Nuisance hunter keeps alligators in check

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POSTED: Monday, June 27, 2011 - 5:12pm

UPDATED: Monday, June 27, 2011 - 6:02pm

Most of the time, they stick to the swamps, but every once in awhile, alligators show up in places they shouldn't be. Then, it's up to nuisance hunters to get rid of them.

When a six-foot alligator took up residence in the Cook's backyard pond, they weren't surprised. "I don't know why they come, but every year we have one," says Albert Cook.

Every year, the gators have to go.  "I didn't really have anything against the alligator, but he's got an eye on the little dog," he explains.

So, he called John Currier. He's a licensed Nuisance Alligator Hunter. It's his job to remove the big reptiles when they end up too close to humans. Then, he takes them somewhere safe.

"It's very thrilling," says Currier of his job. "I don't think I'm an adrenaline junkie, but it is exciting."

Monday, Currier's catch was unusual. The alligator in the Cook's backyard came right up to the dock when he saw people nearby.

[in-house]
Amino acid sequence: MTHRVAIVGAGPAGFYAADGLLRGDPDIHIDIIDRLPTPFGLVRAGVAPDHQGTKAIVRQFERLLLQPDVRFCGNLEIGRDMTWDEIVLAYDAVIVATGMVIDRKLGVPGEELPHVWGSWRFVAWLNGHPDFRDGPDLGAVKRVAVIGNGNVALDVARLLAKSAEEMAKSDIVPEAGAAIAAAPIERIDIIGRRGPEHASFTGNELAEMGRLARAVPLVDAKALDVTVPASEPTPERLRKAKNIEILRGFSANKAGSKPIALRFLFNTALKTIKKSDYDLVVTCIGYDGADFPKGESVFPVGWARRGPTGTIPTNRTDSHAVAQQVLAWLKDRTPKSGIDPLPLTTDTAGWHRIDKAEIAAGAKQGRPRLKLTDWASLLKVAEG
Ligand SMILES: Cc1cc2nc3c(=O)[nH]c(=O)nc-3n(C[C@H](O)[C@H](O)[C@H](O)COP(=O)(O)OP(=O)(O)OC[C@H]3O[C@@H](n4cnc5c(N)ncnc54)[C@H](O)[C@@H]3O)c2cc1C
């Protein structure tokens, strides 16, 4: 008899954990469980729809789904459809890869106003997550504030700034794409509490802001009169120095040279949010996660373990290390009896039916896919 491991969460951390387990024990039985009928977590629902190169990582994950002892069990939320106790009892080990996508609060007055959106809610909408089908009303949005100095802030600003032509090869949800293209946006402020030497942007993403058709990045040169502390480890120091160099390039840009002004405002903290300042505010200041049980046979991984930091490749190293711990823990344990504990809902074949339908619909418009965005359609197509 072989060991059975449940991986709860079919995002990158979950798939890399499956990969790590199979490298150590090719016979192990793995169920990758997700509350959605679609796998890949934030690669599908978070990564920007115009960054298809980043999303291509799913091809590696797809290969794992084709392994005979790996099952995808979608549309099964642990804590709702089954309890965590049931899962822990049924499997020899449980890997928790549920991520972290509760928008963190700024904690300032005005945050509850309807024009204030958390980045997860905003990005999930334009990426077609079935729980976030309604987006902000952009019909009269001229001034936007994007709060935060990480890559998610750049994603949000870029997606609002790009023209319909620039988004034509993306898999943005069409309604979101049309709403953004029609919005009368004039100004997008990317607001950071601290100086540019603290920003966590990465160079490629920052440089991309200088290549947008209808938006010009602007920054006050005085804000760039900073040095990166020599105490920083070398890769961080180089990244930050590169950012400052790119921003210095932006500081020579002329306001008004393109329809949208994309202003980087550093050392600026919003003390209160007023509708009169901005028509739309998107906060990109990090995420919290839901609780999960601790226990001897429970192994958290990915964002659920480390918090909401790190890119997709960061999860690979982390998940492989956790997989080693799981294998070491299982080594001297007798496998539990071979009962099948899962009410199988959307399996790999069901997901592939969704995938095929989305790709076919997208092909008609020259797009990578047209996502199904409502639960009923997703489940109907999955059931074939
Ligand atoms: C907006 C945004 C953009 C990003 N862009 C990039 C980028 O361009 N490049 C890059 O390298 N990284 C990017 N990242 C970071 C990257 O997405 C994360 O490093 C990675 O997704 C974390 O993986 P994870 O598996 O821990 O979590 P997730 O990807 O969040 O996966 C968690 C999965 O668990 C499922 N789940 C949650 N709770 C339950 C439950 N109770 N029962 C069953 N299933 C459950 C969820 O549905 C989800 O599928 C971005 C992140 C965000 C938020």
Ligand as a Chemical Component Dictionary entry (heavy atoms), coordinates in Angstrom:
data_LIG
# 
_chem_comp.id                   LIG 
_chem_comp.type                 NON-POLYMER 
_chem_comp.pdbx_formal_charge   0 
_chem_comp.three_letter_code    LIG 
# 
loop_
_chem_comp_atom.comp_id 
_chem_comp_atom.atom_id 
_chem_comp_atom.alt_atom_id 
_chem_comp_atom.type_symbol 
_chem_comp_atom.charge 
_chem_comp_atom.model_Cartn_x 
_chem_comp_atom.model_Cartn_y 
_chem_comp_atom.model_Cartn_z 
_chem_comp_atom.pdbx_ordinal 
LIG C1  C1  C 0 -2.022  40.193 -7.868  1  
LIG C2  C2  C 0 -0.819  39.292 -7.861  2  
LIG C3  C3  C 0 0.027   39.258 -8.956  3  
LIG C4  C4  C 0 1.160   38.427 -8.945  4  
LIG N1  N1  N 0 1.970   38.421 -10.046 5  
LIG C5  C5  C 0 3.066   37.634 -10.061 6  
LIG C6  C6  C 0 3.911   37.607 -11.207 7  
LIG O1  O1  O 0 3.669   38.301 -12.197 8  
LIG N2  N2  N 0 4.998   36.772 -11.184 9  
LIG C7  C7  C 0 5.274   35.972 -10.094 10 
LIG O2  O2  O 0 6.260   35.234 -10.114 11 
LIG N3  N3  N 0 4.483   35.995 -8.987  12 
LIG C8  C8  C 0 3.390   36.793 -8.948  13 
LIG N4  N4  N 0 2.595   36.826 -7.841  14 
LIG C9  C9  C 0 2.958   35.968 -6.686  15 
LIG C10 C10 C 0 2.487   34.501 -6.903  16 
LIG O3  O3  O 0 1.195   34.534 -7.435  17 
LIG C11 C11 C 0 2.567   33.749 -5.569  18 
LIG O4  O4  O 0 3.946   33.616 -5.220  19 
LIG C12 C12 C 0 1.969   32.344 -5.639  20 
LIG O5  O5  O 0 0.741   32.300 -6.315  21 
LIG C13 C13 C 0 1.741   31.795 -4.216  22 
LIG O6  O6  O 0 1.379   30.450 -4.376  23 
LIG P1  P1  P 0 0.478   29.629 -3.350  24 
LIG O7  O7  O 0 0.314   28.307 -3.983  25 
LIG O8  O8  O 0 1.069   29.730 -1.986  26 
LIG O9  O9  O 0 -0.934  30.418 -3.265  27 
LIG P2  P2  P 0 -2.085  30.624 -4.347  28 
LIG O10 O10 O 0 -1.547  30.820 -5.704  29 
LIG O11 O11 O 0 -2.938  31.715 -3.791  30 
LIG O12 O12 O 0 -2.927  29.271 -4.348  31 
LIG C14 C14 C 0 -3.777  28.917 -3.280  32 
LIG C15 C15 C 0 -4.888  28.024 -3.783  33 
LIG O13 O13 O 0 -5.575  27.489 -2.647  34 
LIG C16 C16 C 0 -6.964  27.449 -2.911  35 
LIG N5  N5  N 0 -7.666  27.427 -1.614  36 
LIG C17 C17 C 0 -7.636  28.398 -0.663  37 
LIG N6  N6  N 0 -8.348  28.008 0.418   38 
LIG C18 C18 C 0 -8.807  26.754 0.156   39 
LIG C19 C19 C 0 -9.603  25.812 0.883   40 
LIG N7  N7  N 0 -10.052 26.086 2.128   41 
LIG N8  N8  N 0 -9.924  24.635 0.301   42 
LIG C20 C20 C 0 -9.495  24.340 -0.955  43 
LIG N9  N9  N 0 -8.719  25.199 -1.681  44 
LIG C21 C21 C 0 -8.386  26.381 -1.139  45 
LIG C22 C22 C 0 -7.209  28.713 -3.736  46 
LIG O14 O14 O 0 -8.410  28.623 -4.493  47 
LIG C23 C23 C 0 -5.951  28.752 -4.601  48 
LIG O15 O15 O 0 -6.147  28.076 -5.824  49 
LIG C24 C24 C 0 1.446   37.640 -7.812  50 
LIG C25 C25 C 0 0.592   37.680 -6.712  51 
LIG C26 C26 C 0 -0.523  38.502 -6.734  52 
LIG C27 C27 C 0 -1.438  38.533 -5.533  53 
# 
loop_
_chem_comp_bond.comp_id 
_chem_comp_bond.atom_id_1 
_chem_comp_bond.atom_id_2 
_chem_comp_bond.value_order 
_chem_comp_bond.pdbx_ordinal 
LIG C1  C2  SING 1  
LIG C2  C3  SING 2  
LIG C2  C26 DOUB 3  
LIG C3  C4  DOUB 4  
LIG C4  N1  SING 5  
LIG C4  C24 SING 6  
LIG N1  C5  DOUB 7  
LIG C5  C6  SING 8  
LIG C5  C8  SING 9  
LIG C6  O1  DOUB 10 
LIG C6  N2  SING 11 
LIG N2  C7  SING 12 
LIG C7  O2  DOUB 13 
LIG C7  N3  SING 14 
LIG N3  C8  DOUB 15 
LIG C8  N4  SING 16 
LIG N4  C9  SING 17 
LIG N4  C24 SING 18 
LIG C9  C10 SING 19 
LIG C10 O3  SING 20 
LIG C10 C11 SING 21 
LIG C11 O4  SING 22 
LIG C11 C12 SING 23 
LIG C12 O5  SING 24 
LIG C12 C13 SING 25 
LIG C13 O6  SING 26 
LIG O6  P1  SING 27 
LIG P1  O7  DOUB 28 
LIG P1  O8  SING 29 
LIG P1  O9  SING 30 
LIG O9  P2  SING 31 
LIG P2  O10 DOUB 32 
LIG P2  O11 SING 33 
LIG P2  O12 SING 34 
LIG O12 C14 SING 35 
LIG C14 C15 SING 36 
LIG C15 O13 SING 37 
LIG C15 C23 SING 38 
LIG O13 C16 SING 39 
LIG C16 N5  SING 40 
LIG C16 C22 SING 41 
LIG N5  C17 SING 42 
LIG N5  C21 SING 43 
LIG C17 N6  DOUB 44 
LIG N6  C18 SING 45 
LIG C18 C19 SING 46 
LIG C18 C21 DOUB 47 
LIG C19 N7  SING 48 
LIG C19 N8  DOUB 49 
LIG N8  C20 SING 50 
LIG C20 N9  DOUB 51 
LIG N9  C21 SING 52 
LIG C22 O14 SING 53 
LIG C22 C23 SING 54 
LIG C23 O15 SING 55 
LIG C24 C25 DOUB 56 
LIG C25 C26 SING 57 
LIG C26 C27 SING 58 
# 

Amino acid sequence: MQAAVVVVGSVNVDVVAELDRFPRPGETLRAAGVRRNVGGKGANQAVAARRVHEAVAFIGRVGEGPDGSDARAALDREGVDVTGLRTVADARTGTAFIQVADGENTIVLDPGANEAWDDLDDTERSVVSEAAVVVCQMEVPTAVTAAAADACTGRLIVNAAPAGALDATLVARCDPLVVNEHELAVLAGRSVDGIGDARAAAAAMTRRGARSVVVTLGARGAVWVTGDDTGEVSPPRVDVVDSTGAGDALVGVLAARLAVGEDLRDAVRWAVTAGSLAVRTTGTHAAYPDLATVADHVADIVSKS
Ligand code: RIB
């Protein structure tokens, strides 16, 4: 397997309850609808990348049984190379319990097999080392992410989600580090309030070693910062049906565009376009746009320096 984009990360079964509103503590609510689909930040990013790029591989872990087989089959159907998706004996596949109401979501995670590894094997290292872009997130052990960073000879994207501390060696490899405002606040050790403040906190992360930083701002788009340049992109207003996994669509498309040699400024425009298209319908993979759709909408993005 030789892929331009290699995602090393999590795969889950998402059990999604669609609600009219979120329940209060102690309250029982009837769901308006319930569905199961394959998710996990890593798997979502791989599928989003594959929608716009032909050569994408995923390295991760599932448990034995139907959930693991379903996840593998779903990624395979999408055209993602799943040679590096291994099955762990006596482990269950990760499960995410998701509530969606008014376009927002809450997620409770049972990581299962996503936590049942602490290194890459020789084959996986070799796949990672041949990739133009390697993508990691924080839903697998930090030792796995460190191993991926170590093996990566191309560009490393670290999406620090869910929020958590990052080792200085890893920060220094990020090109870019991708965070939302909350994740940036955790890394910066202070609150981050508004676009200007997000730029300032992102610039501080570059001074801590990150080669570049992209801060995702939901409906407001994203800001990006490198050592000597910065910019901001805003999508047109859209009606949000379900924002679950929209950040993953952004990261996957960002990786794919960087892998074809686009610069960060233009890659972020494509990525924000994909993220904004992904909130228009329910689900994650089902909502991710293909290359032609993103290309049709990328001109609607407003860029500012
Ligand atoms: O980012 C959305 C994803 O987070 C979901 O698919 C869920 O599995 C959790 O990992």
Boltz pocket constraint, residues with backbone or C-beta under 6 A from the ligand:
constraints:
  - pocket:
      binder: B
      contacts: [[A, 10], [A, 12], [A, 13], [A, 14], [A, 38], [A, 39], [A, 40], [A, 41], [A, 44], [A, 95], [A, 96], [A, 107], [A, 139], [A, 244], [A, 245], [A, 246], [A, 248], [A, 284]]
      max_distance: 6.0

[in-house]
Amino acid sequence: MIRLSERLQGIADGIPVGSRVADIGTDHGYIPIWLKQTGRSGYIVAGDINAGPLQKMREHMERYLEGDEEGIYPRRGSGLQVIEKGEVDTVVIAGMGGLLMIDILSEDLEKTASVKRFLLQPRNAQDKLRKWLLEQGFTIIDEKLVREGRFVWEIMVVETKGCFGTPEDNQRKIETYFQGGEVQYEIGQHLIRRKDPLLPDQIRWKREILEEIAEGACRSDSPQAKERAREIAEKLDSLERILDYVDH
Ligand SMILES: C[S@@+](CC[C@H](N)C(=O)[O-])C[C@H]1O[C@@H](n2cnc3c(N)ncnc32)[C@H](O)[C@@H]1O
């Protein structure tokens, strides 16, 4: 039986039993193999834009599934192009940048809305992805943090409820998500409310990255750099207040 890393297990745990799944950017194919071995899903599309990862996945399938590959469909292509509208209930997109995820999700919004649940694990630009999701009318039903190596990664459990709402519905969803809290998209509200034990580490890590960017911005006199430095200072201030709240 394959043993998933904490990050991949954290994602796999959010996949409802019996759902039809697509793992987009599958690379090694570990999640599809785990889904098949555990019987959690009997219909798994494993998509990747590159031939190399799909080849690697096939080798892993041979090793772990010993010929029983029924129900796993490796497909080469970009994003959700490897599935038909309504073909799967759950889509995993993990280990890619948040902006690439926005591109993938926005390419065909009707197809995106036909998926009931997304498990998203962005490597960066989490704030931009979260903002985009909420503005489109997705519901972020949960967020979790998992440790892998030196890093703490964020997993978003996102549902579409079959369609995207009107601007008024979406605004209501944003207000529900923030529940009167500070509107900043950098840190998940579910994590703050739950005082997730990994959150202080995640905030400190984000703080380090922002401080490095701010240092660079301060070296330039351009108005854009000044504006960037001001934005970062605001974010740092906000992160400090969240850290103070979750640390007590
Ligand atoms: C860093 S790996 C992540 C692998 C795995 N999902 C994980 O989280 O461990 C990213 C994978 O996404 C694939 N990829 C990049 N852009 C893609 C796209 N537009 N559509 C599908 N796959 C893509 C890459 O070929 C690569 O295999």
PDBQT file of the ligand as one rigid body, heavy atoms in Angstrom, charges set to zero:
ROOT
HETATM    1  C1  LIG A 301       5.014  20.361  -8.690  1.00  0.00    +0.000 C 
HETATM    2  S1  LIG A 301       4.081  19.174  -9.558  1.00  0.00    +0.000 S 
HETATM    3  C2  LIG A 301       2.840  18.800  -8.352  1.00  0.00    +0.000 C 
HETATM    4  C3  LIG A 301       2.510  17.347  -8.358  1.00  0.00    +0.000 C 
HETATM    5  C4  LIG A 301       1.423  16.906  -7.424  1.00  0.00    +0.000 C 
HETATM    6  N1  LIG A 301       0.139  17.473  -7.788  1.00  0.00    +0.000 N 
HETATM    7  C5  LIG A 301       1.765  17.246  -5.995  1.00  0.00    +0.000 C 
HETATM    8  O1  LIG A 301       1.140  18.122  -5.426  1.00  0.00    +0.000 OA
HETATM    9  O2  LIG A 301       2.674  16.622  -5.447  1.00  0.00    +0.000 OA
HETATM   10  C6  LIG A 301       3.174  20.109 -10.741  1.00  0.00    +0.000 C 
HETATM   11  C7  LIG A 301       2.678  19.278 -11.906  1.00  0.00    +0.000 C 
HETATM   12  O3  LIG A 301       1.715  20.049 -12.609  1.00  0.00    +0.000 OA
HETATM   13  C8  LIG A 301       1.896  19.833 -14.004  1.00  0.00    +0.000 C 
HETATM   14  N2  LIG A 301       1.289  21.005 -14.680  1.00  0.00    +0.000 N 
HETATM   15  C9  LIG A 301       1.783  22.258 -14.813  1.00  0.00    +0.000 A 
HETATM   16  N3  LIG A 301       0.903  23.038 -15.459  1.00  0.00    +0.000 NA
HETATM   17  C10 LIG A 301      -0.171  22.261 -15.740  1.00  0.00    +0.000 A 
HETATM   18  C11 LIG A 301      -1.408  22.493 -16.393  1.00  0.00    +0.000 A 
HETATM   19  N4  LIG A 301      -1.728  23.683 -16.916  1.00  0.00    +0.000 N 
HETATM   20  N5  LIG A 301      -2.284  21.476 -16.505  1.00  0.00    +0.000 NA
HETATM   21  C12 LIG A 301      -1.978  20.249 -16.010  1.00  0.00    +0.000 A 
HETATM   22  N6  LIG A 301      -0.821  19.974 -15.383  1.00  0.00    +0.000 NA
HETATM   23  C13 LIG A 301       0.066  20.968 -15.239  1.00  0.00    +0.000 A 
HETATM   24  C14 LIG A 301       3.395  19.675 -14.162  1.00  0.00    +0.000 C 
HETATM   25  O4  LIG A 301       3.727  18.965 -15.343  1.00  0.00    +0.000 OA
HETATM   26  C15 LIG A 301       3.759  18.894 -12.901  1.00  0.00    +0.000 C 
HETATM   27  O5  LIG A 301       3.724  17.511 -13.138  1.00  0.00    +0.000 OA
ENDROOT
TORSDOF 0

"He's been fed," says Currier. "We call that being habituated. That's why we tell people not to feed them. They lose their fear of humans. They come to expect food, and then they get dangerous."

Currier's been in the business for about 20 years. "It's like a carnival. It's not as dangerous as it seems, if you know what you're doing," he says.

When he's on the job, he's always cautious. "Real men don't normally admit to being chickens, but I'm kind of a big chicken and that's why I have all my fingers and toes and arms and legs," he says.

Currier says his job is not for everybody. If a gator is giving you trouble, don't try to remove it yourself. He says you should call the Department of Wildlife and Fisheries, and then they'll send someone to remove it.

You can find contacts and learn more about nuisance alligators at

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